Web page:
"Stress," in everyday language, can mean any number of things, but in general implies urgency of some sort, something that tests the resilience of some quantifiable or perhaps unquantifiable support system. In engineering and physics, stress has a particular meaning, and relates to the amount of force a material experiences per unit area of that material.

Calculating the maximum amount of stress a given structure or single beam can tolerate, and matching this to the expected load of the structure. is a classic and everyday problem facing engineers every day. Without the math involved, it would be impossible to construct the wealth of enormous dams, bridges and skyscrapers seen the world over.

## Forces on a Beam

The sum of the forces **F _{net}** experienced by objects on Earth include a "normal" component pointing straight down and attributable to the gravitational field of earth, which produces an acceleration

**g** of 9.8 m/s

^{2}, combined with the mass m of the object experiencing this acceleration. (From Newton's second law,

**F** = m

_{net}**a.** Acceleration is the rate of change of velocity, which is in turn the rate of change of displacement.)

A horizontally oriented solid object such as a beam that has both vertically and horizontally oriented elements of mass experiences some degree of horizontal deformation even when subjected to a vertical load, manifested as a change in length ΔL. That is, the beam ends.

## Young's Modulus Y

Materials have a property called **Young's modulus** or the **elastic modulus Y**, which is particular to each material. Higher values signify a higher resistance to deformation. Its units are the same as those of pressure, newtons per square meter (N/m^{2}), which also is force per unit area.

Experiments show the change in length ΔL of a beam with an initial length of L_{0} subjected to a force F over a cross-sectional area A is given by the equation

## Stress and Strain

**Stress** in this context is the ratio of force to area F/A, which appears on the right-side of the length change equation above. It is sometimes denoted by σ (the Greek letter sigma).

**Strain**, on the other hand, is the ratio of the change in length ΔL to its original length L, or ΔL/L. It is sometimes represented by ε (the Greek letter epsilon). Strain is a dimensionless quantity, that is, it has no units.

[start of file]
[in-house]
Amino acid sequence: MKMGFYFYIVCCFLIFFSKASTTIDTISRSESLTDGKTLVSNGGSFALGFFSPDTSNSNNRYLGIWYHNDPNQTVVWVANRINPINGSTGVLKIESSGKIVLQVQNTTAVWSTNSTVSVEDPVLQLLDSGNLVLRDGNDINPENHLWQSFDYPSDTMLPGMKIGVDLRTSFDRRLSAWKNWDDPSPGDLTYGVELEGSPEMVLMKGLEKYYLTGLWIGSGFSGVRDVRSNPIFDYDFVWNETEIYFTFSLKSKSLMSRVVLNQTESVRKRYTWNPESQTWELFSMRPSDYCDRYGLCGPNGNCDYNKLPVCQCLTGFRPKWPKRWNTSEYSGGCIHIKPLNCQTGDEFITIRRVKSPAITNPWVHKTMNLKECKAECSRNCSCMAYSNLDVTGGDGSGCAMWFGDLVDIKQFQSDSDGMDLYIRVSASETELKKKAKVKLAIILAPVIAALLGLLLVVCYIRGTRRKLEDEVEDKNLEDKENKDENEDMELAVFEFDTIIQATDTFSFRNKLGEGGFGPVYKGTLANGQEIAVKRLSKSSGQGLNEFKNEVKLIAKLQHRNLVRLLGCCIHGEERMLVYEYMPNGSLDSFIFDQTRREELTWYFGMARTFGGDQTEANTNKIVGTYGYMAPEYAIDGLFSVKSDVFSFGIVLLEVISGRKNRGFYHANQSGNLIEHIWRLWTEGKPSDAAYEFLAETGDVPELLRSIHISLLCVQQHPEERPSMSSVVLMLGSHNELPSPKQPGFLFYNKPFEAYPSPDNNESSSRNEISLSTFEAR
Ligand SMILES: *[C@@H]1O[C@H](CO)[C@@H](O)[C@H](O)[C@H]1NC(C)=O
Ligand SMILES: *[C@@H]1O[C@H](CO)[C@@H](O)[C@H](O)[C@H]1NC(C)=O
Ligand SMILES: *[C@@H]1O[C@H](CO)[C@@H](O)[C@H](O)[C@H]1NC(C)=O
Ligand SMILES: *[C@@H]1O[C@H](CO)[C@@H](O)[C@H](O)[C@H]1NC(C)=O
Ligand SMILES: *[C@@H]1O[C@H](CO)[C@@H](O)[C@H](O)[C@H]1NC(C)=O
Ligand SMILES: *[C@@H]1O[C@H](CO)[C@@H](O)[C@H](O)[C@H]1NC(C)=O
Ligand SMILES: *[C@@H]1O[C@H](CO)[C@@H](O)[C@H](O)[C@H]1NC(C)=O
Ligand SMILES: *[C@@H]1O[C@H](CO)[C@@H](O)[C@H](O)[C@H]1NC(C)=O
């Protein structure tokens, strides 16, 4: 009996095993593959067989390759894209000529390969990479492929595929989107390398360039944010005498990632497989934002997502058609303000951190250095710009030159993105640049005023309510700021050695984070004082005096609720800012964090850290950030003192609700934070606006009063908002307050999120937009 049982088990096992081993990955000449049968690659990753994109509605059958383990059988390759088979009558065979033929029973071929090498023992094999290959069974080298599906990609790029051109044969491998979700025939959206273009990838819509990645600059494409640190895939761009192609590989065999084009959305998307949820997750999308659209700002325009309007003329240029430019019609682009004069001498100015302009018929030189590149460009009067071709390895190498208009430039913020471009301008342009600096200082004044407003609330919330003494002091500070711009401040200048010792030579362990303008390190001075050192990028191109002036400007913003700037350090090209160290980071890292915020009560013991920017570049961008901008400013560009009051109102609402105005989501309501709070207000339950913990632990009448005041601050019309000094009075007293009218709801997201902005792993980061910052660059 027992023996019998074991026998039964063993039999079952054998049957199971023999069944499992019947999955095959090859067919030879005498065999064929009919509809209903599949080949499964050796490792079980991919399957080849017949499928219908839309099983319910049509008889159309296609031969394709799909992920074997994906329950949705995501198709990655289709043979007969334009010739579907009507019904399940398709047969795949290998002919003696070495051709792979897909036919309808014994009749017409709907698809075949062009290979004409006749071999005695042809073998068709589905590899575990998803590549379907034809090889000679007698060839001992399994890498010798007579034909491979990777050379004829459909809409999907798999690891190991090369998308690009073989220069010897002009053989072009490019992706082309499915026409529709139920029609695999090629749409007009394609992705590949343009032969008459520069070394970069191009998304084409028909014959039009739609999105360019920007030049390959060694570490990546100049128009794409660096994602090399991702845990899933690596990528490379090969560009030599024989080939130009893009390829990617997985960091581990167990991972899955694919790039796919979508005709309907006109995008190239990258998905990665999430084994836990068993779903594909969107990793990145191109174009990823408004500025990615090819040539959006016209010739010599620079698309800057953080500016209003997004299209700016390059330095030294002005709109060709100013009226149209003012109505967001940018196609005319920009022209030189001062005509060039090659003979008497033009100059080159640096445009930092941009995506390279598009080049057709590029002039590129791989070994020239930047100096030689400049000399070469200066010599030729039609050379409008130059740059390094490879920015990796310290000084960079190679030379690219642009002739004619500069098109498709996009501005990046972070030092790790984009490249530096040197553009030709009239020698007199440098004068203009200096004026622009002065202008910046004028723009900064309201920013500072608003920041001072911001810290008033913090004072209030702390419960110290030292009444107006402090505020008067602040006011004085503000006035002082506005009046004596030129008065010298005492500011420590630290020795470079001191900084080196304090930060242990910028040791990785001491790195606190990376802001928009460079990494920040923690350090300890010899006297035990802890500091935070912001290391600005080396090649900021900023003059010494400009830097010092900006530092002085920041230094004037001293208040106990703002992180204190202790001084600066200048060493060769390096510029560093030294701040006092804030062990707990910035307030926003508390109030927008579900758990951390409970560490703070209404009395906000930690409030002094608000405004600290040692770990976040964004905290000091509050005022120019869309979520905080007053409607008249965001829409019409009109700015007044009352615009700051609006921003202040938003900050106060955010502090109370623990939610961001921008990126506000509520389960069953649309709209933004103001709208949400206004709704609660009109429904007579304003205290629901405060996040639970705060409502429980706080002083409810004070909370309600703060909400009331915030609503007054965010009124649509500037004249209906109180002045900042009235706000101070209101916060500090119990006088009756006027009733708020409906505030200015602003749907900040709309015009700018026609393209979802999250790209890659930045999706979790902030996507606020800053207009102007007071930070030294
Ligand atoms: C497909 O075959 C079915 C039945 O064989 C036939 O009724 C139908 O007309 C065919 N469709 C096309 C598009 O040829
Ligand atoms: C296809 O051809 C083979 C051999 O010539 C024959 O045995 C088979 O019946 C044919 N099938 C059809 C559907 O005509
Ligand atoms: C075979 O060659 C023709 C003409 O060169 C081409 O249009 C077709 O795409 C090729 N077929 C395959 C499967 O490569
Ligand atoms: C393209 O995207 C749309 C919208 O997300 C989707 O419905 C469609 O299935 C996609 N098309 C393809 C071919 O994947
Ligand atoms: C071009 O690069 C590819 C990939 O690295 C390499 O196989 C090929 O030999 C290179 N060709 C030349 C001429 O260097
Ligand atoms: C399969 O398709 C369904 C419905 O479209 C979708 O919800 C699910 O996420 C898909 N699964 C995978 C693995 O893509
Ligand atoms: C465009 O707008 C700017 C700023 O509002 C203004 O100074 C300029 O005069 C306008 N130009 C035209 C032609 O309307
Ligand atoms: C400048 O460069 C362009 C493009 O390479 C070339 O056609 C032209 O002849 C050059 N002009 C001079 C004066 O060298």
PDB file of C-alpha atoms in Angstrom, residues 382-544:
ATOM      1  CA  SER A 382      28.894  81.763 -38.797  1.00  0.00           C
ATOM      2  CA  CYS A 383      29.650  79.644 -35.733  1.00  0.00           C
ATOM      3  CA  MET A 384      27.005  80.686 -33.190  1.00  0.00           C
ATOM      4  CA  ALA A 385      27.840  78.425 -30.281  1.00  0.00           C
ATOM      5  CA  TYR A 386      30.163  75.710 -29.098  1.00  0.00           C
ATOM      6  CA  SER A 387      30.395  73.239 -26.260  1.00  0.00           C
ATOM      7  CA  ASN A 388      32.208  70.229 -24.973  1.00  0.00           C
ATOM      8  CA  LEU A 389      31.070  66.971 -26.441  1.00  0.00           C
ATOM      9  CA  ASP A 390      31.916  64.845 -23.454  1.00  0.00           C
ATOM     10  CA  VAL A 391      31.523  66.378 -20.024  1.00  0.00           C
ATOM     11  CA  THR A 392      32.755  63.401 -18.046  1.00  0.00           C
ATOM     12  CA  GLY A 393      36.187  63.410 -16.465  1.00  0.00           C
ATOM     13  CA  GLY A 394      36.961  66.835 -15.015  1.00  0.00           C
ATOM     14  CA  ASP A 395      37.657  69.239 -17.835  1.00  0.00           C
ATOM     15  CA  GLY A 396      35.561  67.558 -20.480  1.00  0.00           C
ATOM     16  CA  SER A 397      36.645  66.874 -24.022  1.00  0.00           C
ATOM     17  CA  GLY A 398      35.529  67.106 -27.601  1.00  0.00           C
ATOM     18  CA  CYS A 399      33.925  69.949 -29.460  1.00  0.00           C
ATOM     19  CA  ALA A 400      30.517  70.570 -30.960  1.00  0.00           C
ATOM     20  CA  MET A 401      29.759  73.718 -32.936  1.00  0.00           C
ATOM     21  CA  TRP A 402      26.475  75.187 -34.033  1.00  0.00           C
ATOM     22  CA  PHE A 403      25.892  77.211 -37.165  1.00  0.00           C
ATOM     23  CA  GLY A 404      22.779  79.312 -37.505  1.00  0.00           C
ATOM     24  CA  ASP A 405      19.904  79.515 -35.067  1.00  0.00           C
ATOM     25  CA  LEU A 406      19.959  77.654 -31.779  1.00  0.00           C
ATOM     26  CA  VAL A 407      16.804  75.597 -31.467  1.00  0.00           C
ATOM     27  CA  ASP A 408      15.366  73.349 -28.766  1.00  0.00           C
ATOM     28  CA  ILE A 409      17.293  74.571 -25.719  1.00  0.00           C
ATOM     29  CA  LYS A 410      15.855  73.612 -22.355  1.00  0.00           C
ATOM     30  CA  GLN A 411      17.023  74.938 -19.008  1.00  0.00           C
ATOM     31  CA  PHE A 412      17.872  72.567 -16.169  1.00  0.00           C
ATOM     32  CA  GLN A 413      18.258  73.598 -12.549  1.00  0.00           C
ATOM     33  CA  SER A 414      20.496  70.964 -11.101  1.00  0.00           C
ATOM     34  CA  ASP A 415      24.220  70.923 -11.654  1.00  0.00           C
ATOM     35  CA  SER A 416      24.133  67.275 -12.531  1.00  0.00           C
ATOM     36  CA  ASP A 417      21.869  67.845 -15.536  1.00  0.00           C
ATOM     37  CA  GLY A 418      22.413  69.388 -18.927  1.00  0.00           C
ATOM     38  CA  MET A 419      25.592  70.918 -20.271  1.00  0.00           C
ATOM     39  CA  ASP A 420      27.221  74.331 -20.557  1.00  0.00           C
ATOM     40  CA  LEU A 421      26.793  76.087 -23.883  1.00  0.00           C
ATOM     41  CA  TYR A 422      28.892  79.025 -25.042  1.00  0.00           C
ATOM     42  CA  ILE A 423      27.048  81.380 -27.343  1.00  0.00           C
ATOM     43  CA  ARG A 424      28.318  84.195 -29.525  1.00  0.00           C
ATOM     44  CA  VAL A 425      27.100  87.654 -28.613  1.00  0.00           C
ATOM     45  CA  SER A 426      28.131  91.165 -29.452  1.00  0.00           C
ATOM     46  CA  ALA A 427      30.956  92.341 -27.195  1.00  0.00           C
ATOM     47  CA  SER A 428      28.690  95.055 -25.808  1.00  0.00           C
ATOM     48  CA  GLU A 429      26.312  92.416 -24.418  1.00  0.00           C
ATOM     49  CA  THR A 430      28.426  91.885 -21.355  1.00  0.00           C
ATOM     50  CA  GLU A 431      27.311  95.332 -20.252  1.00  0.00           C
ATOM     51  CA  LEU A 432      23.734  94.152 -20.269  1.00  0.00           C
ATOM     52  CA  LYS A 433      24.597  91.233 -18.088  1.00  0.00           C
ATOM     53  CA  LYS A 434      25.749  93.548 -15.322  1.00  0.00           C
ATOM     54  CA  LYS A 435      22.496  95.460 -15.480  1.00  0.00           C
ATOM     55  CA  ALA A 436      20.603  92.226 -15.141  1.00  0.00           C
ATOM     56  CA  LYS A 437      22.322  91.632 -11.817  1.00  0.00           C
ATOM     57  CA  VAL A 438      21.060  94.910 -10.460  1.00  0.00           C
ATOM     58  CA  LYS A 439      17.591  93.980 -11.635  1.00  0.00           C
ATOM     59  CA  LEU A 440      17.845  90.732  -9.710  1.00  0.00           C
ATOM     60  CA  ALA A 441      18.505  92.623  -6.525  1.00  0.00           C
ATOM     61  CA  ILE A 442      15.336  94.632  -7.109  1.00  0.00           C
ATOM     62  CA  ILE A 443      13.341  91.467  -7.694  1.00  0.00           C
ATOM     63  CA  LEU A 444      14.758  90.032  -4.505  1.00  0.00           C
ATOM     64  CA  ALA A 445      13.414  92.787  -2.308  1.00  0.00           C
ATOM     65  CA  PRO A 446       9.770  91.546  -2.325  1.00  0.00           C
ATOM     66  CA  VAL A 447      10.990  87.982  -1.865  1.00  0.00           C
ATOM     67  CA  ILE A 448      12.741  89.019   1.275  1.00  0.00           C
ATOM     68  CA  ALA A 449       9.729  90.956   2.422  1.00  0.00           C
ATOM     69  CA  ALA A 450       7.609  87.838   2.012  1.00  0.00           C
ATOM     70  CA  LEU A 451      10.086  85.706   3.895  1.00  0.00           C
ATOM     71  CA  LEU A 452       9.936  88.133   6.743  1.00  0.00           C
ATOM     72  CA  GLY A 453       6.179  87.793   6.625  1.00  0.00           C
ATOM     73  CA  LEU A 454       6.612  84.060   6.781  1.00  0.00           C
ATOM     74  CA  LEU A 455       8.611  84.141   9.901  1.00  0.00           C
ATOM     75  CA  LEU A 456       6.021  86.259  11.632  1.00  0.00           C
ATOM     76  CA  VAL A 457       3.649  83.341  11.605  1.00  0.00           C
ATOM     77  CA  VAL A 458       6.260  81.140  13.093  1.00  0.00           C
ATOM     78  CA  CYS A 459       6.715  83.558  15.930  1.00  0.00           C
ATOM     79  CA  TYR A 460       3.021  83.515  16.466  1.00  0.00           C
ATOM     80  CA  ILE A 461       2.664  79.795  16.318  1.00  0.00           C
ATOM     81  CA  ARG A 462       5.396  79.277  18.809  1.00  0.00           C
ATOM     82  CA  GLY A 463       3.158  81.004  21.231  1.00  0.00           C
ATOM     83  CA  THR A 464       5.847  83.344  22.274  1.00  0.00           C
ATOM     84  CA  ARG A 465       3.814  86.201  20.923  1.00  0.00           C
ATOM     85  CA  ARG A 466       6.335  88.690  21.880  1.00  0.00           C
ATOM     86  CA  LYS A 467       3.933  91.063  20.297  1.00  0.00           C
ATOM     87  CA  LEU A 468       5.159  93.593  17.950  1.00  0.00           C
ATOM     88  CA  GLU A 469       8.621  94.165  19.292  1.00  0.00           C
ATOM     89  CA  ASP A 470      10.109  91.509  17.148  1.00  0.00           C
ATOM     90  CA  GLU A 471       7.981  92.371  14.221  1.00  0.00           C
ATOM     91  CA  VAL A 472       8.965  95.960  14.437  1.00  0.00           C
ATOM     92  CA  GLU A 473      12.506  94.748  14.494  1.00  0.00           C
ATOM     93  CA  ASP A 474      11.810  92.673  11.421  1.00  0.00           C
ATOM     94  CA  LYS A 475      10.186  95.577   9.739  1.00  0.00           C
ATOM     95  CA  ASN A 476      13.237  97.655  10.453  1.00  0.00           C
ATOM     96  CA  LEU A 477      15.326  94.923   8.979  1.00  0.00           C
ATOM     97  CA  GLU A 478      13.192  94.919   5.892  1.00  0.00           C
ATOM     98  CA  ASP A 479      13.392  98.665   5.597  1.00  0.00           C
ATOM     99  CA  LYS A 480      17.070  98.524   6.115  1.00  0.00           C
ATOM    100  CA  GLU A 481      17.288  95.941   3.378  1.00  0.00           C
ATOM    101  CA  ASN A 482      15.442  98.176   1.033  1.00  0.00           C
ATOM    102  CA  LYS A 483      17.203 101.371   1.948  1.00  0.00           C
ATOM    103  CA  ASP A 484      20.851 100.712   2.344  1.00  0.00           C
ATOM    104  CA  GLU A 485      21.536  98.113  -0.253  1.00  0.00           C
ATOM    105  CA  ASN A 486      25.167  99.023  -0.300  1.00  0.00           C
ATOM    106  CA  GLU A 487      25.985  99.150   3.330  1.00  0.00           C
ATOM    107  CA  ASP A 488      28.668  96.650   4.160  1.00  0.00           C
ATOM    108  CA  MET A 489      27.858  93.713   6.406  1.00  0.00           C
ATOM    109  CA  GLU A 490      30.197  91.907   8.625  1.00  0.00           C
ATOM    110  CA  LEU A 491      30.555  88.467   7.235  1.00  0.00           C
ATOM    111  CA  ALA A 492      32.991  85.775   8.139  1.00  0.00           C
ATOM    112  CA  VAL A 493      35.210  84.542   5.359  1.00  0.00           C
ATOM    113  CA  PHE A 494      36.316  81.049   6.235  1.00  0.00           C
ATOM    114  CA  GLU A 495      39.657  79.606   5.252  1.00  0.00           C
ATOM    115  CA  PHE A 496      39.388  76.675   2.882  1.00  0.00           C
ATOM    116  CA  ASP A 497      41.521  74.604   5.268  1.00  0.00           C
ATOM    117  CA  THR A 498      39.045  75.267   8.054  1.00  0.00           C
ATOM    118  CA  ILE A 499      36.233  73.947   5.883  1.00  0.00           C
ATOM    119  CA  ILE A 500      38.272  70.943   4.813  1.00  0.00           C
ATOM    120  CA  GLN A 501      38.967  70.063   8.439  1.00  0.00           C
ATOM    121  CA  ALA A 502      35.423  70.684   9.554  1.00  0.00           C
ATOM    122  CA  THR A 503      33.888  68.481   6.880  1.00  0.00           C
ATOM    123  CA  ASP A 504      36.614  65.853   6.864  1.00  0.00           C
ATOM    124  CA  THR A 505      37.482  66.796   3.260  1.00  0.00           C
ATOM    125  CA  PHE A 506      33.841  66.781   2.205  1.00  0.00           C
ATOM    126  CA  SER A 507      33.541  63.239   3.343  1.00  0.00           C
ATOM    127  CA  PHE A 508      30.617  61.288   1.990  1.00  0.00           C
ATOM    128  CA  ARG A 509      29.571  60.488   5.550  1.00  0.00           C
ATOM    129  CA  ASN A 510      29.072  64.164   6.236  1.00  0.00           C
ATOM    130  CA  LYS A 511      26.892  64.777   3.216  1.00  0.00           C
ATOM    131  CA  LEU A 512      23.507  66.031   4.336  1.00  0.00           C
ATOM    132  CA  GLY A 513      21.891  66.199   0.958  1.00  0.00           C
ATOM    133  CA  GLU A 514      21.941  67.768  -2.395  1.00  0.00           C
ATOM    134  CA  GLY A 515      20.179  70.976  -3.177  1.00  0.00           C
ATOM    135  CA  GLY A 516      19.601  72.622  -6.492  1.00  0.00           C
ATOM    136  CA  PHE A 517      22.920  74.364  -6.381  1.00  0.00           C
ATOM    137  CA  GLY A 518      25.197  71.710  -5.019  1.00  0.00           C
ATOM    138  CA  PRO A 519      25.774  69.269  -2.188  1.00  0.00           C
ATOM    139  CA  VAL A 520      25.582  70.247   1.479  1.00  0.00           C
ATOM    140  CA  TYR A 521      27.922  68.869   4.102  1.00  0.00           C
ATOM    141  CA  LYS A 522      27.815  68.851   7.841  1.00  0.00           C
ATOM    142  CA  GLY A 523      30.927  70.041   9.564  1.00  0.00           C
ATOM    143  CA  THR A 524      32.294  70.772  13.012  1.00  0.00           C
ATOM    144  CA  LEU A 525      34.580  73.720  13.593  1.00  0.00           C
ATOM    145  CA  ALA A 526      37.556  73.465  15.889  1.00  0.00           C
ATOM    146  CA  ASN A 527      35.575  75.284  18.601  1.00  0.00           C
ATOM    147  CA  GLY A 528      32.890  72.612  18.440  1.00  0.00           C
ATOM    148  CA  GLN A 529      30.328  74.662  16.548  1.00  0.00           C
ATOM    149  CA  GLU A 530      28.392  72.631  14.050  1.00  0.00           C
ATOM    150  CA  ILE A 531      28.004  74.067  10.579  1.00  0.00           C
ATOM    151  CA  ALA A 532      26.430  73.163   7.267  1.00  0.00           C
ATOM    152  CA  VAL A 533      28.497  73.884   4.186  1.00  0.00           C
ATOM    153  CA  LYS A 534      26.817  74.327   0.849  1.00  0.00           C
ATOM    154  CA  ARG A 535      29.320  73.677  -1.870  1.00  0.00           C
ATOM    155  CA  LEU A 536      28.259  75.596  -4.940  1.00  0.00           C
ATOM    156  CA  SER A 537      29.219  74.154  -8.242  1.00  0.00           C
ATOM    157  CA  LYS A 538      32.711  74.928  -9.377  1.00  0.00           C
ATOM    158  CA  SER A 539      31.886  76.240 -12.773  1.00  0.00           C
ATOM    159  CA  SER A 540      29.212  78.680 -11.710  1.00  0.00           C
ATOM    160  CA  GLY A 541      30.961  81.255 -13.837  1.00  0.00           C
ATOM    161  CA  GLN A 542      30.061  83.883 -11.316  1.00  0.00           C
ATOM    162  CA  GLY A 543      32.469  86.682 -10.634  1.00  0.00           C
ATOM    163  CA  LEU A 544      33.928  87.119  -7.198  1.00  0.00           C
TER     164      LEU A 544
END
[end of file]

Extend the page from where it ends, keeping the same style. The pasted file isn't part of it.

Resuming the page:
This means that stress and strain are related by

or stress = Y × strain.

## Sample Calculation Including Stress

A force of 1,400 N acts on an 8-meter by 0.25-meter beam with a Young's modulus of 70 × 10^{9} N/m^{2}. What are the stress and the strain?

First, calculate the area A experiencing the force F of 1,400 N. This is given by multiplying the length L_{0} of the beam by its width: (8 m)(0.25 m) = 2 m^{2}.

Next, plug your known values into the equations above:

Strain:

Stress:

## I-Beam Load Capacity Calculator

You can find a steel beam calculator free online, like the one provided in the Resources. This one is actually an indeterminate beam calculator and can be applied to any linear support structure. It allows you to, in a sense, play architect (or engineer) and experiment with different force inputs and other variables, even hinges. Best of all, you can't cause any construction workers any "stress" in the real world in so doing!

References

Resources

Tips

- To find the moment of inertia formula for common shapes, consult any elementary strength of materials text.

Warnings

- Watch the units as you perform the calculations. Remember the units of stress are N/m^2 (newtons per meter squared) in metric or psi (pounds per square inch) in English units.

About the Author

Kevin Beck holds a bachelor's degree in physics with minors in math and chemistry from the University of Vermont. Formerly with ScienceBlogs.com and the editor of "Run Strong," he has written for Runner's World, Men's Fitness, Competitor, and a variety of other publications. More about Kevin and links to his professional work can be found at www.kemibe.com.

Photo Credits

the first two steel beams for the freedom tower ro image by Gary from Fotolia.com